July is always the busiest month of the year for air travel as our kids break up from school and we set off on our summer holidays.

It is also around this time my workload as a rapid-change therapist reminds me that 25 per cent – yes, one in four of us – feel some anxiety around flying.

I’ve worked with hundreds of local people, helping them overcome fears, phobias and anxieties about flying. I’m also glad to have helped others with problems like stuttering, nail-biting, thumb-sucking, neck-twitching, bed-wetting and other issues.

Christine asked me about a problem with her holiday in Spain:

“I love travelling but get terribly anxious before going away. Can you reduce my anxiety?” – Christine

What specifically is causing the anxiety? Is it thinking: ‘What if something happens to the house?’, or ‘Could something go wrong when I’m abroad?’. First figure out what thought is making you anxious. Then challenge this by asking yourself, ‘Is anything problematic actually happening, or am I just imagining stuff?’.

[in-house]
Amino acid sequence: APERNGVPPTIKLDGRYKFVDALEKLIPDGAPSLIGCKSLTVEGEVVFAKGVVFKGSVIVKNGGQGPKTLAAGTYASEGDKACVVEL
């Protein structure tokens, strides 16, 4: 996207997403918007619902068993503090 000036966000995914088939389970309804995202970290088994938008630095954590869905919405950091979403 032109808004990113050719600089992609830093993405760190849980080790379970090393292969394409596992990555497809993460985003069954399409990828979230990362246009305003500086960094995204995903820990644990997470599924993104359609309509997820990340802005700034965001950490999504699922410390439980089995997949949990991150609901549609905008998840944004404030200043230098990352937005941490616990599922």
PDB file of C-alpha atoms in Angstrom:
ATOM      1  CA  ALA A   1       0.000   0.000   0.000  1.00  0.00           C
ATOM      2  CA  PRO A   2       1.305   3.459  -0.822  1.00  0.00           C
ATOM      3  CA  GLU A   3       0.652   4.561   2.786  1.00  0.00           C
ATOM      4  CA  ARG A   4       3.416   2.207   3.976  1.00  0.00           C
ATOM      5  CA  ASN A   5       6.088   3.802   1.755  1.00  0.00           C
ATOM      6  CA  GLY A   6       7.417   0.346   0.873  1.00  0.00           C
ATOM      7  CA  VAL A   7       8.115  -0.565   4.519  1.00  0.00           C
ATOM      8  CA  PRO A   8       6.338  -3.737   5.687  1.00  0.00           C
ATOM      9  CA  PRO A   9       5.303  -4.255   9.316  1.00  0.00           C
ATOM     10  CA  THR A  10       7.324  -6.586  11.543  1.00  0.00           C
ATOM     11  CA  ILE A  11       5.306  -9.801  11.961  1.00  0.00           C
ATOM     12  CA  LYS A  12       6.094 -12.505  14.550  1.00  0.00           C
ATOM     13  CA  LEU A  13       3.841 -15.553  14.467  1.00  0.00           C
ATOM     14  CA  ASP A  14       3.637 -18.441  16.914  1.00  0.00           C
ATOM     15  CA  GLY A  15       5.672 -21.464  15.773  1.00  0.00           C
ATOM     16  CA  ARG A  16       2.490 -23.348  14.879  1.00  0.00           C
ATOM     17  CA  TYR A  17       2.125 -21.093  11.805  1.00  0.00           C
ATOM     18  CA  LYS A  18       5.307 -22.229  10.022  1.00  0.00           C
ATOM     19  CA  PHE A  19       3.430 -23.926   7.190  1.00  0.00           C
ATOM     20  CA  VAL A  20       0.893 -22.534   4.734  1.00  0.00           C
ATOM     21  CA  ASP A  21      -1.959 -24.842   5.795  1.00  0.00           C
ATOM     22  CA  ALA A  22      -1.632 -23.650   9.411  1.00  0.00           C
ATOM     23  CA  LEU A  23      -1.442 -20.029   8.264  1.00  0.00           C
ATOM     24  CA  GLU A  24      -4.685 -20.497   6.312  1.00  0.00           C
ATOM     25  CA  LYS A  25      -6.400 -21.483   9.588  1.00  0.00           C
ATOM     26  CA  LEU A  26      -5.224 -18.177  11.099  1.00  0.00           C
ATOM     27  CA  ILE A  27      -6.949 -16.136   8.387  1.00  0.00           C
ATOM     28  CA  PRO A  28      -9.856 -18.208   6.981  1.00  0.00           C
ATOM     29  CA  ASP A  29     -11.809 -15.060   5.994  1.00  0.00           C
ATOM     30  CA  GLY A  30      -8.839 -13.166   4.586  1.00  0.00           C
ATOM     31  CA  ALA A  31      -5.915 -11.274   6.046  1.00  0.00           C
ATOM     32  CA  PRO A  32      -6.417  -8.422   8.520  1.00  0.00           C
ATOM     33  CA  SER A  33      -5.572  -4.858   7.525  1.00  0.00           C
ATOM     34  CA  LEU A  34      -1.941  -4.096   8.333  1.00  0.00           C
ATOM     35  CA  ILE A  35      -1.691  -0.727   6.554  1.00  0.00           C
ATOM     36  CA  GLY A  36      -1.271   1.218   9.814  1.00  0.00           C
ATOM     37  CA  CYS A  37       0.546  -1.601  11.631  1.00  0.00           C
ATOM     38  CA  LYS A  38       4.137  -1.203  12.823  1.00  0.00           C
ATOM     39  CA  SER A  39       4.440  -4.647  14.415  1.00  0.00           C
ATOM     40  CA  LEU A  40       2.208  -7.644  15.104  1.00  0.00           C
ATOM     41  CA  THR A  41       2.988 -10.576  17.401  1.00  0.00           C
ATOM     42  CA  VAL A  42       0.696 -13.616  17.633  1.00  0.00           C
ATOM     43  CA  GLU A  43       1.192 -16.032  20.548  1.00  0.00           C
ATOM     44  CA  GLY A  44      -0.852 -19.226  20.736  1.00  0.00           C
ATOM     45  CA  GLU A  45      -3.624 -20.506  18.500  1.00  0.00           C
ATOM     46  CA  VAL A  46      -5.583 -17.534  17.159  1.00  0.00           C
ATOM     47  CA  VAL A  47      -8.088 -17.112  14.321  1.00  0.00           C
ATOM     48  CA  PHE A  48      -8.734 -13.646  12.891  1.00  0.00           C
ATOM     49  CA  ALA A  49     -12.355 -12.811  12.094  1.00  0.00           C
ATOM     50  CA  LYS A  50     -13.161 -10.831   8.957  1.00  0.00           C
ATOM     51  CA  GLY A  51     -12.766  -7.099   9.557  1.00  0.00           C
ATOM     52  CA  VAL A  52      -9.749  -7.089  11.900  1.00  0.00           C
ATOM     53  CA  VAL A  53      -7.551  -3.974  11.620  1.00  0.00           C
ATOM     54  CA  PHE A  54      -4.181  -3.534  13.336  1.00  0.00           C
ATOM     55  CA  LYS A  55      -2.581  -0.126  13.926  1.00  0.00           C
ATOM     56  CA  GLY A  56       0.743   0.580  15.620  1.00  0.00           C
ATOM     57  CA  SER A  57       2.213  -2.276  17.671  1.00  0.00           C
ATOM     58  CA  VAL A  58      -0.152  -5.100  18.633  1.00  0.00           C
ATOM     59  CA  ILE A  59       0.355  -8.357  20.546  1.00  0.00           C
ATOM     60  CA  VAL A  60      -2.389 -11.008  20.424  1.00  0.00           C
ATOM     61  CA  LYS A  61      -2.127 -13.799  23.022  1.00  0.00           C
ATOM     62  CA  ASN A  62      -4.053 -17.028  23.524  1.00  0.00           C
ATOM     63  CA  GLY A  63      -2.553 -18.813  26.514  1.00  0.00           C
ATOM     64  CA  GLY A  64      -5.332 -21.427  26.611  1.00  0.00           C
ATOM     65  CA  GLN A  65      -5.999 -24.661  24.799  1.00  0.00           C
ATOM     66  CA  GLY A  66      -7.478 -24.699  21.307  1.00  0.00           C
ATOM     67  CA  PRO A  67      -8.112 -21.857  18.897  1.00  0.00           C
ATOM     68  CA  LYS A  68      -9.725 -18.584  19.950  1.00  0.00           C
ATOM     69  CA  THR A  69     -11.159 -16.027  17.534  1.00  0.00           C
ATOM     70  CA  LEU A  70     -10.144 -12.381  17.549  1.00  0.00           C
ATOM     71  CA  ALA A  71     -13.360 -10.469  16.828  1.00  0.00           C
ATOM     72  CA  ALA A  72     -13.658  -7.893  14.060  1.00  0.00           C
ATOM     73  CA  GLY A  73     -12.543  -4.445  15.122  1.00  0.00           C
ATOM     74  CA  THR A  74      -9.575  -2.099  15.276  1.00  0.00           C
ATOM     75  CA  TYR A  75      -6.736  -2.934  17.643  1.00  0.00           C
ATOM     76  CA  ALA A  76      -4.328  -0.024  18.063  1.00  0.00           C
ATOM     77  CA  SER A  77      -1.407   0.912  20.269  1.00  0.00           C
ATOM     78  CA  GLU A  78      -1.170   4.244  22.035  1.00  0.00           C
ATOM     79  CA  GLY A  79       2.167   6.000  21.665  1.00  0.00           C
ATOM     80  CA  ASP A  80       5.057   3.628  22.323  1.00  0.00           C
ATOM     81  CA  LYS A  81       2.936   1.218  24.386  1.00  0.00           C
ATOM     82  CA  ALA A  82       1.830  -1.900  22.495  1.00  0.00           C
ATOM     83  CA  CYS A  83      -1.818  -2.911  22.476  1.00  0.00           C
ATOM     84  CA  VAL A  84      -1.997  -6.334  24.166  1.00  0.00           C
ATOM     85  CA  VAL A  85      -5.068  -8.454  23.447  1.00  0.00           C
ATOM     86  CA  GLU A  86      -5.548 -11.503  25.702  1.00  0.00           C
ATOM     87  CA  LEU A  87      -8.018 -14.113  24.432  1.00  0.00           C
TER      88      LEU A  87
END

“When I fly, I always anticipate turbulence and if there is any, it terrifies me. Can you help?” – Anita

Consider what turbulence actually is – simply bumpy movements up and down. If you closed your eyes on a train, you’d feel the same thing. So, realise it’s not the turbulence that’s scary, but it’s the story you tell yourself about the turbulence. Stop telling yourself turbulence means you’ll crash and things will get easier.

“I can get on planes, but night flying worries me most. How can I overcome this fear?” – Pete

People scare themselves with internal dialogue, saying ‘If it’s dark, the pilot can’t see.’ They mentally hear this in a panicked tone. However, it’s the tone that creates fear, not the words. Slowing this down or changing the tone to ‘silly’ or ‘sexy’ can remove anxiety. Practise using a silly or sexy internal voice. Harder to feel anxious, right?

“How can I stop negative thoughts so that I can be happy?” – Richard

Don’t get rid of these thoughts, just realise thoughts themselves don’t pose you any threat. Many people can think negatively without impacting their happiness because they keep in mind they’re just thoughts. Practising meditation and paying attention to ‘thinking’ helps develop this skill.

Our columnist, Borehamwood-based Howard Cooper is one of Britain’s leading ‘Rapid Change’ experts. Based locally at www.rapidchange.works he helps people create rapid shifts in their thinking.

Have you got any phobias you'd like addressing? Email Howard at his column on askhoward@rapidchange.works